Xeroxing never seemed much of an homage to me...
    I'm often more reconciled to this than I am at this precise moment when my neuropathy seems to be making me decidedly cranky! Usually, I don't talk too much about my disappointments but prefer to dwell on what I like. And, of course, there is much that I like about modern comics. Most of the stuff remains derivative crap, however, in my view. And of course always was. I produced my share of it.
    Last edited by Michael Moorcock; 01-01-2008, 07:32 PM.

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  • David Mosley
    started a topic Moorcock & 2000AD (Nemesis the Warlock/Hawkmoon)

    Moorcock & 2000AD (Nemesis the Warlock/Hawkmoon)

    Having got The Complete Nemesis the Warlock Volume 1 for Christmas, I noted with interest Pat Mills' comments in his Introduction that one strip, The Sword Sinister featuring a character called Olric, was a 'homage' to Michael Moorcock "which I felt long overdue given his comments about 2000AD in The Guardian when I launched the comic." Given that the Nemesis the Warlock features other Moorcockian tropes such as an evil mask-wearing Empire, an alien as 'hero' (cf. Hawkmoon) and Chaos vs. Law I somewhat naively assumed Mills meant the comment good-naturedly, but it turns out - from an unrelated search on Nemesis at the 2000ADonline forums - that far from being supportive of the new comic (as I supposed), Mike was quite critical of its content.

    Thanks to the 2000AD forums I can provide some background on this episode. Initially, there was an article in The Guardian on the launch of 2000AD which I reproduce below (with Grauniad spelling mistakes intact):

    Originally posted by The Guardian, Monday, 21st February 1977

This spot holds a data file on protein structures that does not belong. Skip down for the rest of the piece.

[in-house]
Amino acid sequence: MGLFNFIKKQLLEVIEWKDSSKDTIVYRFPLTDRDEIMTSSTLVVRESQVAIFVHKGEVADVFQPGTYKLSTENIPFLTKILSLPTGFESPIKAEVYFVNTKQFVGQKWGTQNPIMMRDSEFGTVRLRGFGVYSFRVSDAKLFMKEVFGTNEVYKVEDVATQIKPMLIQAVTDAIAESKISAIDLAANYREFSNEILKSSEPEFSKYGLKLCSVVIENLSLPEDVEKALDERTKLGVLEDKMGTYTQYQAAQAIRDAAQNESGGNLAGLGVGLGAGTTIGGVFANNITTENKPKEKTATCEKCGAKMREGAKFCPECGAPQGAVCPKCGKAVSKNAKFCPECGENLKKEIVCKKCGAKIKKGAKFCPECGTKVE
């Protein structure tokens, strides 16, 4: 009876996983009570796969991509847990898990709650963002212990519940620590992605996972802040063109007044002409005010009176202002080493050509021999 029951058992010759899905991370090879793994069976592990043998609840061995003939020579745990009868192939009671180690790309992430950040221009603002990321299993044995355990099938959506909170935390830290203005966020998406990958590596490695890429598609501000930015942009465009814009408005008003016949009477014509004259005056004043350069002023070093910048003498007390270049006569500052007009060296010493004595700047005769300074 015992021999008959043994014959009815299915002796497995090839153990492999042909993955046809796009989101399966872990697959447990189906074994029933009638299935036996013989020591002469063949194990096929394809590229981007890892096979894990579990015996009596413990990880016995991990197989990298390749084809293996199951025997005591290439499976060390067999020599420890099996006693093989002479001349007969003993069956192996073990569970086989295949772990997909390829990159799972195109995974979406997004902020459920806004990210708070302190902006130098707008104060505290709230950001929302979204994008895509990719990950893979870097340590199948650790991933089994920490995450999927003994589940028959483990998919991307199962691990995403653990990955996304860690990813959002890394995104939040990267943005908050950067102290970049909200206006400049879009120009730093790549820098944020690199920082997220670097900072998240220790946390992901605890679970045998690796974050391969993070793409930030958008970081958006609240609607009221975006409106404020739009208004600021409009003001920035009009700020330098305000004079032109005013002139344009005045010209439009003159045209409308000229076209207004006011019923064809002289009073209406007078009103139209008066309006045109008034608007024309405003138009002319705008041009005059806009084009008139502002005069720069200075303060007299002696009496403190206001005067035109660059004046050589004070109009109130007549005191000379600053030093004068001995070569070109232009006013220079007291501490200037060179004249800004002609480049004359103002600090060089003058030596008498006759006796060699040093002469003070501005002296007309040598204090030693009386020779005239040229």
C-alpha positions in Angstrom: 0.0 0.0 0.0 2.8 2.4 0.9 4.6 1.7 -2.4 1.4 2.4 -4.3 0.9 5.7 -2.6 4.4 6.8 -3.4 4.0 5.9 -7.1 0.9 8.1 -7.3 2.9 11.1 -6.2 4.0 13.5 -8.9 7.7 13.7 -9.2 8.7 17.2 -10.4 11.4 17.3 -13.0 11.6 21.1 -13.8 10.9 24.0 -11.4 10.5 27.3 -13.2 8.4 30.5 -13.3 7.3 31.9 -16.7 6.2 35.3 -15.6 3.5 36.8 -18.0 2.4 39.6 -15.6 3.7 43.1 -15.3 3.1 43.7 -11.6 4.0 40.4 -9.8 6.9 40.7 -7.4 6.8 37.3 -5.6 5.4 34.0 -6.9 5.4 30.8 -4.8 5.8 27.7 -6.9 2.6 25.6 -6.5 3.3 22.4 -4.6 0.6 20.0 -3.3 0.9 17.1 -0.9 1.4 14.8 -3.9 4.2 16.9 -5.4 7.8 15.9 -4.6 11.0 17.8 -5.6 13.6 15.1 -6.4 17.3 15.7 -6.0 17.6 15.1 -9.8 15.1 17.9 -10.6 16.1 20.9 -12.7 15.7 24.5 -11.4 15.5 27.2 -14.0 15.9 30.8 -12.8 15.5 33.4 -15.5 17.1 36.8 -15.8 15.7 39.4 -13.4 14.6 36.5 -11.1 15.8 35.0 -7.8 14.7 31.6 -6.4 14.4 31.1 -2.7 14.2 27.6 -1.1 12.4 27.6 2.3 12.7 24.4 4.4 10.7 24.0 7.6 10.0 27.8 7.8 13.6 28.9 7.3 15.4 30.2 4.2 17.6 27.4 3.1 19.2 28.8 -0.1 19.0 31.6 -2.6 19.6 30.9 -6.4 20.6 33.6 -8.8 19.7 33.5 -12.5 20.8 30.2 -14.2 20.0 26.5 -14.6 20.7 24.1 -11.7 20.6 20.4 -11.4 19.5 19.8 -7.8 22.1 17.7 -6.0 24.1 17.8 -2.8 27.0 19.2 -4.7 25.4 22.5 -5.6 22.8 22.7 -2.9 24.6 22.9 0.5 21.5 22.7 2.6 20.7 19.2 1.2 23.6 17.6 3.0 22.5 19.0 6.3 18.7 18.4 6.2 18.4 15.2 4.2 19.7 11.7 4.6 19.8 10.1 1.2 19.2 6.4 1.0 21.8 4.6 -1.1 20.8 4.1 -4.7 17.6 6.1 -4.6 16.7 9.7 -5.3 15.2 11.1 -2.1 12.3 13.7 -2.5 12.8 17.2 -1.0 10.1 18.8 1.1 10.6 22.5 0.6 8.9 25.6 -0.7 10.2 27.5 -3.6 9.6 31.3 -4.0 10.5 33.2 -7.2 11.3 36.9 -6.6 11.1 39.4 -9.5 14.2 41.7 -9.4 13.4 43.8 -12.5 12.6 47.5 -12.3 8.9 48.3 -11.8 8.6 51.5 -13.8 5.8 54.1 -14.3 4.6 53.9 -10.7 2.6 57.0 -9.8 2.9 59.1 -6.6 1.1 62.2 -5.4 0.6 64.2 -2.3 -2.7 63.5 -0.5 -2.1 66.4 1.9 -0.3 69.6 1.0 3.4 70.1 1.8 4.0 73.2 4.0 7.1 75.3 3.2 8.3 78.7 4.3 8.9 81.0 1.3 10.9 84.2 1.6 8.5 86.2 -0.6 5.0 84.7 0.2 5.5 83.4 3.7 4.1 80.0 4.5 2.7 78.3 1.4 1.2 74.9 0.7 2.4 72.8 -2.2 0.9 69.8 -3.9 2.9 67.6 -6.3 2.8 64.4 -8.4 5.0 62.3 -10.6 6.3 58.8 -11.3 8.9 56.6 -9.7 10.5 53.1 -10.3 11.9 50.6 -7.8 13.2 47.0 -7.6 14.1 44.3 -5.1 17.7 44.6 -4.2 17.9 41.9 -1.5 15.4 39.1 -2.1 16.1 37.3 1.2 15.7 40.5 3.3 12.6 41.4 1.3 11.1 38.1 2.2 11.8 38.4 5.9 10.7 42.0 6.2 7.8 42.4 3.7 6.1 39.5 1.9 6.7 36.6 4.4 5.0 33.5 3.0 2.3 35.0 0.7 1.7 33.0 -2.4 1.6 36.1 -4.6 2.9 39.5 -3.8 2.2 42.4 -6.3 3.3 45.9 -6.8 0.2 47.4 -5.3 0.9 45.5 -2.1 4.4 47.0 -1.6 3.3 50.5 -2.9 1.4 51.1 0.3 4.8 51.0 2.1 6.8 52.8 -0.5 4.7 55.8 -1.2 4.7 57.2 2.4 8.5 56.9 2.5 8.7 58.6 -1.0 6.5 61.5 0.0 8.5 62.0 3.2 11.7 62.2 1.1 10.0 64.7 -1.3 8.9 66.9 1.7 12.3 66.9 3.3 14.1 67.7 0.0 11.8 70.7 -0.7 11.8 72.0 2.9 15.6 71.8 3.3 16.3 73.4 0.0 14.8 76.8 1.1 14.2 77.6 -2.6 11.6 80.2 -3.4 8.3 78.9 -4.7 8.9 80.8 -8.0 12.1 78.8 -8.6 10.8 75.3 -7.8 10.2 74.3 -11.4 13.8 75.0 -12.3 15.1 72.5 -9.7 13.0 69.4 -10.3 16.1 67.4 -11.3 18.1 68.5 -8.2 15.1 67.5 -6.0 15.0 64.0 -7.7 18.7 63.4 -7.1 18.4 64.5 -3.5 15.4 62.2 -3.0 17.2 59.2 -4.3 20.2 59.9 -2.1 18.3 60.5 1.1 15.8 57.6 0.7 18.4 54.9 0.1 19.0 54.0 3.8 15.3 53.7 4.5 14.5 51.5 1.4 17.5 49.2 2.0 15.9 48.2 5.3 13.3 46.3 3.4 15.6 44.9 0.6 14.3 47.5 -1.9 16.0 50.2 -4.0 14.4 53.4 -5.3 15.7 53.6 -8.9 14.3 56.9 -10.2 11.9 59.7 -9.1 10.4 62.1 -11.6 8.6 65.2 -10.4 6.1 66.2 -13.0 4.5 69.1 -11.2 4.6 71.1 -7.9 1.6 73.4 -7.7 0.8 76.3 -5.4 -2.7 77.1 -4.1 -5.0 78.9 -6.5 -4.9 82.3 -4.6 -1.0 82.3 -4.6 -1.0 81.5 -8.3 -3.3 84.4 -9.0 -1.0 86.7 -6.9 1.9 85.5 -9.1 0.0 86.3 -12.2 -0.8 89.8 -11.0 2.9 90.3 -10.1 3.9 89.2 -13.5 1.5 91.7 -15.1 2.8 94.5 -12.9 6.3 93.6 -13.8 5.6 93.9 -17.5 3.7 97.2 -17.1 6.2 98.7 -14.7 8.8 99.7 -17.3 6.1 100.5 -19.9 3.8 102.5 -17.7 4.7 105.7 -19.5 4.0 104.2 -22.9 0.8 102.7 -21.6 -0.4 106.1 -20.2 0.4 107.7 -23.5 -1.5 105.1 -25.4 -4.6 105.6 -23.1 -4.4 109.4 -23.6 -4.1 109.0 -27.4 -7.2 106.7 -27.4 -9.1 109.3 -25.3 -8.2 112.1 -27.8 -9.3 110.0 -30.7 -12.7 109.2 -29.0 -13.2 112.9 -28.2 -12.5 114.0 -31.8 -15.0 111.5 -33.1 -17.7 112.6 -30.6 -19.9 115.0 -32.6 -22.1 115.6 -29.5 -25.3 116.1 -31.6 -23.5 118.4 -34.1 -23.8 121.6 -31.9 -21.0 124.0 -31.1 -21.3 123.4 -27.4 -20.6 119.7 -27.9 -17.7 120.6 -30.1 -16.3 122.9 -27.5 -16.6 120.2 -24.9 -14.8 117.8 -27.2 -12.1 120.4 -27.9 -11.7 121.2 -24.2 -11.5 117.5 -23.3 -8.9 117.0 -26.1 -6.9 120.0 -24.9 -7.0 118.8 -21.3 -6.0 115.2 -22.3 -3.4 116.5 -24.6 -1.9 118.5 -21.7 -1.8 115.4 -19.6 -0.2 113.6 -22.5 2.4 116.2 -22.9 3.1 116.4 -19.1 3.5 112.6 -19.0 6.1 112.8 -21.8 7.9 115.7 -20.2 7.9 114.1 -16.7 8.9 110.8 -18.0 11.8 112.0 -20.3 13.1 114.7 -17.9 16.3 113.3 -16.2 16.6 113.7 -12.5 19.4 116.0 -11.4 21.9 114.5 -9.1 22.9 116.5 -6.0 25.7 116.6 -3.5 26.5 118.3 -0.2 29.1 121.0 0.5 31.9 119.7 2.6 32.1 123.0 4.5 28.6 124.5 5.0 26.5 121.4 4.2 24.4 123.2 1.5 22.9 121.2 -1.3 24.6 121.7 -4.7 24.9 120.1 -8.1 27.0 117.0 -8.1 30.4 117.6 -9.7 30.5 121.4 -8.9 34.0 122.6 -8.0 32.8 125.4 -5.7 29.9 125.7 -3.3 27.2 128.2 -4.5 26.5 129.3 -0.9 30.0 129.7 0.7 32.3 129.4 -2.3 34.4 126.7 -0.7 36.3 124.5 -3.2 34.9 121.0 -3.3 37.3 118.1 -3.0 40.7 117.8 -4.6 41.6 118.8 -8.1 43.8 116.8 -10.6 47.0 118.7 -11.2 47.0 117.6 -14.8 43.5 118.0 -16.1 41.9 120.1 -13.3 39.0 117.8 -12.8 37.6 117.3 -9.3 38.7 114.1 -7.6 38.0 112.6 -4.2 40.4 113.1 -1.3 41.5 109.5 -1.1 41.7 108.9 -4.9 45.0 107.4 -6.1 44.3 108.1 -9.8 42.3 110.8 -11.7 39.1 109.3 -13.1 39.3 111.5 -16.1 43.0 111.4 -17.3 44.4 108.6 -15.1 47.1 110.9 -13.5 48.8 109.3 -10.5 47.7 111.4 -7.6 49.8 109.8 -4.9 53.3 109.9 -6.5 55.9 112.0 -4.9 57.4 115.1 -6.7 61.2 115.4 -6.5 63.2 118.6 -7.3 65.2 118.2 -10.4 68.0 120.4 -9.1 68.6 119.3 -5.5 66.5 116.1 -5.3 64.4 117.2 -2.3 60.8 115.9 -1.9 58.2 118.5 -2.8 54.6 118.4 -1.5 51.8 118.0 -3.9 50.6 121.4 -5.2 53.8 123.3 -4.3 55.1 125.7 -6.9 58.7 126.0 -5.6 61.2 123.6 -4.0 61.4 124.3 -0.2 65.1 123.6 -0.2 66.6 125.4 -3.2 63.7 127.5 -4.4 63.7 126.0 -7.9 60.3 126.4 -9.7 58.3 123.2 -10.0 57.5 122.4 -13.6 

The themes of the British children's comIc take a controversial 20 year leap forward today with the launch of an adventure strip based on a cold war instead of a NazI scenario

    The comic, 2000AD, is published by the lnternational Publishing Corporation, and aimed at an audience of about 1.5 million children aged 8-14, shows a BBC newscaster (closely resembling Angela Rippon announcing the invasion of Britain by the Volgan Republic of Asia ; a thermonuclear strike from underground silos on a Midlands town ; and Marshal Vashkov, leader of the Volgans, ordering the execution of a Prime Minister looking much like Mrs Margaret Thatcher on the steps of St Paul's.

    A Side attraction of 20000AD is its revival of Dan Dare as an "abrasive" spaceman shorn, according to the publisher Johnny Johnson, of the "rather prissy, head-prefect mannerisms" he displayed in Eagle comic 25 years ago.

    But the new departure in the comic is its combination of what it calls "future shock" with a spicing of contemporary actuality in the strip Invasion. A stricken King Charles III waits on an airstrlp to be flown to exile In Canada - leaving the hero, a defiant lorry driver called Savage, to take on in future lnstalments (sic) the "invaders who destroyed his home, his family, his country."

    The strip opens under a facsimile of the Daily Mirror masthead ; "The NATO ring of steel around the Volgan frontier is shattered on a thousand mile front." The Soviet Embassy in London, representing the only Eurasian country with a long NATO frontier and a tradition of Volga boatmen, did not want to make a formal comment on a copy of the comic, but Mr Valery Zemskov, its press counsellor, offered a personal comment: "It is not an embassy's business to analyse children's comics. But this comic does not surprise me at all since it provides another example of what some people are doing constantly and continuously - to whip up war hysteria, to breed distrust in children's minds towards other countries which they hardly know.

    "We do not see our country in this comic strip. Actually, it does not matter which country this comic reminds us of. It is a matter of principle that children should be educated in the appropriate atmosphere, free from hatred towards other people, to give them the sense of confidence and stability which is so important for them to become rational and sensible people when they grow up. Any educationist would share this personal opinion of mine."